The prevalence of one or more hrHPV types (93%) was similar to a Botswana study (92%), but higher than prevalences reported from Kenya (82%) and SA (75%).[7,15,27] A study from Spain found an hrHPV prevalence of 100% among 18 HIV-positive patients presenting with cytological evidence of HSILs.[10]

The prevalence of hrHPV was higher among patients with a CD4 cell count <200 cells/μL (97.3%) than among patients with a CD4 cell count of 200 cells/(μL (90.1%). This is considerably higher than the overall prevalence (84.1%) of HPV infections in HIV-positive women with HSILs reported by Clifford et al.[28]

Single and multiple HPV type infections

Compared with the HIV-negative cohort of patients in the study by McDonald et al.,[27] HIV-negative patients in this study had more multiple hrHPV type infections (49% v. 20%). Women infected with HIV are often coinfected with multiple types, as well as with a broader spectrum of HPV types.[16,29,30] There were more infections with multiple HPV types in this study than reported by Guan et al.[26] The 73.3% of HIV-positive patients coinfected with multiple hrHPV types represents a much higher proportion than reported in other studies (27.8 - 56%).[7,15,22]

Specific HPV types

In both the HIV-negative and HIV-positive groups, HPV 16 was the most prevalent hrHPV type, with almost one-third of patients infected. Disregarding HIV status, the most common hrHPV types identified were, in decreasing order of prevalence, HPV 16, 58, 35, 52, 51, 45 and 31. This distribution differed from the meta-analysis, compared with both global and African data, on HPV type distribution in patients with cytological evidence of HSILs published in 2006.[31] The most common types of hrHPV among patients with CIN II or CIN III, as illustrated by a more recent meta-analysis, were HPV 16 followed by HPV 52, 58, 31, 18, 33, 45 and 35.[26] There has been a worldwide increase in the prevalence of HPV 52 and 58 over the past 10 years.[15] Chen et al.[32] suggested that the long-term risk for developing cervical cancer was higher for HPV 58 than other non-HPV 16 types.

The just under 33% prevalence of HPV 16 in the entire study population is comparable to the prevalence reported by Guan et al.[26] for Africa (30.3%), which included both patients with CIN II/III and HSILs. The specific regions of Africa were not specified. The prevalence of just under 33% is also comparable to the global prevalence (34.7 -52%) reported by Clifford et al.[31] for patients with HSILs. However, the prevalence of HPV 16 (32.9%) among HIV-infected patients in this study is lower than in other reports on HIV-positive patients from Europe, SA and Botswana (37.5 - 45%), but also higher than reported in other African studies (26.5 - 29.4%)[7,10,15,21,30,33]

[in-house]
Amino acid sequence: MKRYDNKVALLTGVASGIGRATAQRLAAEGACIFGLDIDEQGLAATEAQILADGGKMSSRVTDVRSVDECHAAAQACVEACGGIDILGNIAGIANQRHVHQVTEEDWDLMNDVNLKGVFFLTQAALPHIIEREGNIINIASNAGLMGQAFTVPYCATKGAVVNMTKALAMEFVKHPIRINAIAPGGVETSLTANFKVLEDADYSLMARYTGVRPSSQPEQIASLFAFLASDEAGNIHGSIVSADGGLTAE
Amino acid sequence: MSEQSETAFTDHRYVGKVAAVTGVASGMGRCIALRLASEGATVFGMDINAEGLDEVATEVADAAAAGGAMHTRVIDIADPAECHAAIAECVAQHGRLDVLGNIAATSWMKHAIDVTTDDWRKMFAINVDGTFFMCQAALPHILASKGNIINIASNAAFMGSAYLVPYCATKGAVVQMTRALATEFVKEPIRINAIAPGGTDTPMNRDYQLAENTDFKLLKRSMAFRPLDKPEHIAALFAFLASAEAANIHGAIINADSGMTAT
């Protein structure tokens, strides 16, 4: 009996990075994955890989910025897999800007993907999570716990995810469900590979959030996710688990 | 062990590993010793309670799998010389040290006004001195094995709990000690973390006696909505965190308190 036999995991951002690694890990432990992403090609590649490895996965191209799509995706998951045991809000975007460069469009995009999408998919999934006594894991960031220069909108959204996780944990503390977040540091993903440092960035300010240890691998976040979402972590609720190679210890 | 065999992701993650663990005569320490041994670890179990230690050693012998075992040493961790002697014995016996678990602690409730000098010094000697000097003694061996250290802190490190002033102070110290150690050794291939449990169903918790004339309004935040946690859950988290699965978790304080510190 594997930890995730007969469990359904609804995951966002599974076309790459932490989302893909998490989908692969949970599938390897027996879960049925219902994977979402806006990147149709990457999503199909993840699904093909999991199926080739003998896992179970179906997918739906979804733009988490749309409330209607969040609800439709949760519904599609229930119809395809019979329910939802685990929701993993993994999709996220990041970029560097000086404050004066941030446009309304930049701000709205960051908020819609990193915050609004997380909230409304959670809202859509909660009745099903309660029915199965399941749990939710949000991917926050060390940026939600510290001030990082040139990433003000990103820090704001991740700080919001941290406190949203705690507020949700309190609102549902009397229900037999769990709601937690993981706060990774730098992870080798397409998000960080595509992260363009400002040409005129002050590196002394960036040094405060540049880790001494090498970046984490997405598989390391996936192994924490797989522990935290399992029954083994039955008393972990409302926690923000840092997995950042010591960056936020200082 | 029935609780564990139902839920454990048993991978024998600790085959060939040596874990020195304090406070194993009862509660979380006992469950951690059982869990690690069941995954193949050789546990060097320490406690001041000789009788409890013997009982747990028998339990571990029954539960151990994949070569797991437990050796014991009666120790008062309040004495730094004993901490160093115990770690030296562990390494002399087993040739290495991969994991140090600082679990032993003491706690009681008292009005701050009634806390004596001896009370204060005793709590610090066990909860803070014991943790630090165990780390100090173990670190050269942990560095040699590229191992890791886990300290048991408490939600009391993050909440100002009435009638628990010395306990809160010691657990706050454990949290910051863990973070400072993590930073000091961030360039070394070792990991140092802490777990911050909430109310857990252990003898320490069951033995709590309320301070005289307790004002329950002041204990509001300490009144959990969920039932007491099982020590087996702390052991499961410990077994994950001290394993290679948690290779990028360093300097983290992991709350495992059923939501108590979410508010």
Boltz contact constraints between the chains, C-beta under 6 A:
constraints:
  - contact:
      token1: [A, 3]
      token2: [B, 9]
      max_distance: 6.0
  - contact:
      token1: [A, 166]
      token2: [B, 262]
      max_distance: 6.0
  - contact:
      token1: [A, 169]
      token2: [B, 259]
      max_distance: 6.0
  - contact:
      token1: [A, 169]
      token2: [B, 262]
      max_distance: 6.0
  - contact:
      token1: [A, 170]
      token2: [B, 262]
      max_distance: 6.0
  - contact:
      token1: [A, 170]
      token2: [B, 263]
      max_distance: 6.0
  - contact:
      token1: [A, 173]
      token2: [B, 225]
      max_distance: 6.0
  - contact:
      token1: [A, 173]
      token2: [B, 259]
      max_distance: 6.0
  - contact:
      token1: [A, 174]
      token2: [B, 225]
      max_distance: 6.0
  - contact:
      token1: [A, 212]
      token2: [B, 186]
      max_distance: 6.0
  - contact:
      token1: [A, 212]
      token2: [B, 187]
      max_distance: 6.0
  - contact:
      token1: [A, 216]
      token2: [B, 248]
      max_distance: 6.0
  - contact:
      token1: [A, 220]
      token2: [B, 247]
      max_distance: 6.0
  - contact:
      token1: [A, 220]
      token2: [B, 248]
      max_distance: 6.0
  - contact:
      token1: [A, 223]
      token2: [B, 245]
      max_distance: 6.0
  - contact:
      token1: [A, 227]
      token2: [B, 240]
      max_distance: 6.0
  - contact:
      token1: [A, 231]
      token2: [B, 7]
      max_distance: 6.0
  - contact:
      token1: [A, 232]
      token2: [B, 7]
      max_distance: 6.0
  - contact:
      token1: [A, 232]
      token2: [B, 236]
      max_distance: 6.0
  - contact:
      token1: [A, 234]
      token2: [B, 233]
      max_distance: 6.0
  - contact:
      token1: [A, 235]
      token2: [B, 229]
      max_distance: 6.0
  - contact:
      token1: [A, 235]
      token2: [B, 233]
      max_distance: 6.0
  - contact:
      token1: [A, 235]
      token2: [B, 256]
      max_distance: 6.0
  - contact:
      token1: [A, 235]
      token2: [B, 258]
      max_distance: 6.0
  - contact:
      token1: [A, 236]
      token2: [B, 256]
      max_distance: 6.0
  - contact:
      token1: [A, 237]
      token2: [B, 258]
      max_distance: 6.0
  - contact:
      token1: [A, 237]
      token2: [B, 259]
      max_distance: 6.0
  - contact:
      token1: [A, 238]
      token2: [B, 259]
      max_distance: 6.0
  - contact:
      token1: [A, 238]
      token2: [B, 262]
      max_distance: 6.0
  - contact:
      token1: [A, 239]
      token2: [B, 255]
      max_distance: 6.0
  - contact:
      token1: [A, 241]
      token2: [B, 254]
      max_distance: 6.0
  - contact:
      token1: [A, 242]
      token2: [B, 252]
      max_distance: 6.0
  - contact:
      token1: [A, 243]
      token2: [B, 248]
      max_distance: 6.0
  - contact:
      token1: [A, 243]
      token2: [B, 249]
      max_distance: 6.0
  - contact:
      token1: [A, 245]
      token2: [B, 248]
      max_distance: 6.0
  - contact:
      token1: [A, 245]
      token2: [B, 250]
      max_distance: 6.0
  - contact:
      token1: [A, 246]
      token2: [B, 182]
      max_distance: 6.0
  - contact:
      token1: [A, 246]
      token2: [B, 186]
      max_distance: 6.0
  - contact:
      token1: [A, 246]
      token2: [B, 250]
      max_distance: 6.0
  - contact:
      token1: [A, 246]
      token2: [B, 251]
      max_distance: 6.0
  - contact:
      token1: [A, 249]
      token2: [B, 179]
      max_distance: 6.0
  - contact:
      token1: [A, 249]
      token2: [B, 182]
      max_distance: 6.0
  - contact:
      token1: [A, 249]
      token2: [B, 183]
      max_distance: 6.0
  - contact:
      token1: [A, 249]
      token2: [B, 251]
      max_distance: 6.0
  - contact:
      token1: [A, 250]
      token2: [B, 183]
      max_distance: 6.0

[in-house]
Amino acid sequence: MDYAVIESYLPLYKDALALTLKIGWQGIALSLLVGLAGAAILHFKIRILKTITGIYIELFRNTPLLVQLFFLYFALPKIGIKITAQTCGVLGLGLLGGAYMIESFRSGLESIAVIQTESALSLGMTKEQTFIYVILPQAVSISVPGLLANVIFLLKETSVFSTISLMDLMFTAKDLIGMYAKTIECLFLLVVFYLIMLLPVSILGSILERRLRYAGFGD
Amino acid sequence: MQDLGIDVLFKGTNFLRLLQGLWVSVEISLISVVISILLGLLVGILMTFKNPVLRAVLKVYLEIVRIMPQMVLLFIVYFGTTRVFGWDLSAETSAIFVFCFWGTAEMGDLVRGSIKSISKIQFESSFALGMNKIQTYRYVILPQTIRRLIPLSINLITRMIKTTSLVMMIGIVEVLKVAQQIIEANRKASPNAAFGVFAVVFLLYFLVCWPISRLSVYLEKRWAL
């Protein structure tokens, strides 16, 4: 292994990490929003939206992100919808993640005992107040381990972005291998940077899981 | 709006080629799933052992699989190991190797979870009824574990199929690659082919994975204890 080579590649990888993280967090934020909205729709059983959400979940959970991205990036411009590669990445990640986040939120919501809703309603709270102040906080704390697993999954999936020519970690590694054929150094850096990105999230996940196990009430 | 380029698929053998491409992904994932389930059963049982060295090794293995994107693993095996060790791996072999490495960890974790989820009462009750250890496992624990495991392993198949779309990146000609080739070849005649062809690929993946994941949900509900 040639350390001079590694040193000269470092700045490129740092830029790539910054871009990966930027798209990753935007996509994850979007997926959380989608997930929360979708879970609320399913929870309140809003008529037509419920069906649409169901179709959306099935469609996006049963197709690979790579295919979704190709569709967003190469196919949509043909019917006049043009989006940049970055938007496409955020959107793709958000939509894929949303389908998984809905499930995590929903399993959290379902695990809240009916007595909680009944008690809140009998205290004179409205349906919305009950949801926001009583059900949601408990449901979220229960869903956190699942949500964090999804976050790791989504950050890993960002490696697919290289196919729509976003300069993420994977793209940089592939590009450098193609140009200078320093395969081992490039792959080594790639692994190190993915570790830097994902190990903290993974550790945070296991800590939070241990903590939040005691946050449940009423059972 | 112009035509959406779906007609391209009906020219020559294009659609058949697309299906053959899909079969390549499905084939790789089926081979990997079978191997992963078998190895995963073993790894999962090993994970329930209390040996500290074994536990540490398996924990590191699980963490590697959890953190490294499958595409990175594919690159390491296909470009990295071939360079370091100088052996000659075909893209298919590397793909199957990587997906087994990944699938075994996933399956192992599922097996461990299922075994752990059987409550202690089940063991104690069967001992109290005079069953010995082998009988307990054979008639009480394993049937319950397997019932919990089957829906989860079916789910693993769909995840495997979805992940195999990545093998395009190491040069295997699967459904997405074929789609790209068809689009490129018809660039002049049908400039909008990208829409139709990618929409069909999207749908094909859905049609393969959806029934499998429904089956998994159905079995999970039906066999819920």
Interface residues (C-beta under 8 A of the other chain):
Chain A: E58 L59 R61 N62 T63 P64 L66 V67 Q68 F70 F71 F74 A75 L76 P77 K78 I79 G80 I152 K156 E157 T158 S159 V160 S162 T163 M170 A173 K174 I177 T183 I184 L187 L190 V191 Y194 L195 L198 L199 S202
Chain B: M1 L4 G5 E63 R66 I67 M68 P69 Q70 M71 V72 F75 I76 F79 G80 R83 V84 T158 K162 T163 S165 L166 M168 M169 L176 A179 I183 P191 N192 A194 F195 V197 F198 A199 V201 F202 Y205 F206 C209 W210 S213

HPV and HAART use

Findings from a large review on the impact of HAART on HPV and CIN did not show a significant difference for women on HAART in relation to HPV and disease clearance. This study was limited by short follow-up periods of up to 24 months and did not account for treatment compliance.[34] More recent studies, however, have suggested that HrHPV infections can be cleared after a lengthy period of optimal HIV control and restoration of immune function.[35-38] The lower prevalence of HPV 16 among women treated with HAART for >6 months in this study may demonstrate a protective effect against new infections or improve clearance.

Study limitations

Limitations of the study include the fact that the patients who took part were from the referral areas served by Steve Biko Academic Hospital, so the findings cannot be extrapolated to the rest of SA. The small number of HIV-non-infected patients included is also a limitation. Although important information on hrHPV distribution among patients on HAART was obtained, little could be concluded regarding the effect of HAART-induced immune reconstitution on cervical lesion regression and persistent infections. A longitudinal study will be needed to evaluate this. This study also reported only on HPV DNA detected on the cervical surface and highlights the need to determine the specific HPV type or types incorporated within the specific lesion. Our unit is currently busy with a study comparing HPV types obtained from CIN lesions with surface HPV types.

 

Conclusion

In SA, burdened by the HIV pandemic, high numbers of high- and low-risk HPV type infections are present in women with cervical preneoplasia. The distribution of HPV types differs in HIV-infected patients. Administering the nine-valent HPV vaccine to women in our population may prevent as many as 80% of CIN II/III lesions. Not yet requiring HAART or having been receiving HAART for >12 months appear to be negatively associated with HPV 33, 59 and 82, and positively associated with HPV 73. Knowledge about the specific HPV type distribution is crucial to direct development of future HPV vaccines and to guide HPV-based screening in both HIV-infected and non-infected patients in this population.

 

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Correspondence:
M C van Aardt
mc@vanaardt.net

Accepted 23 November 2015.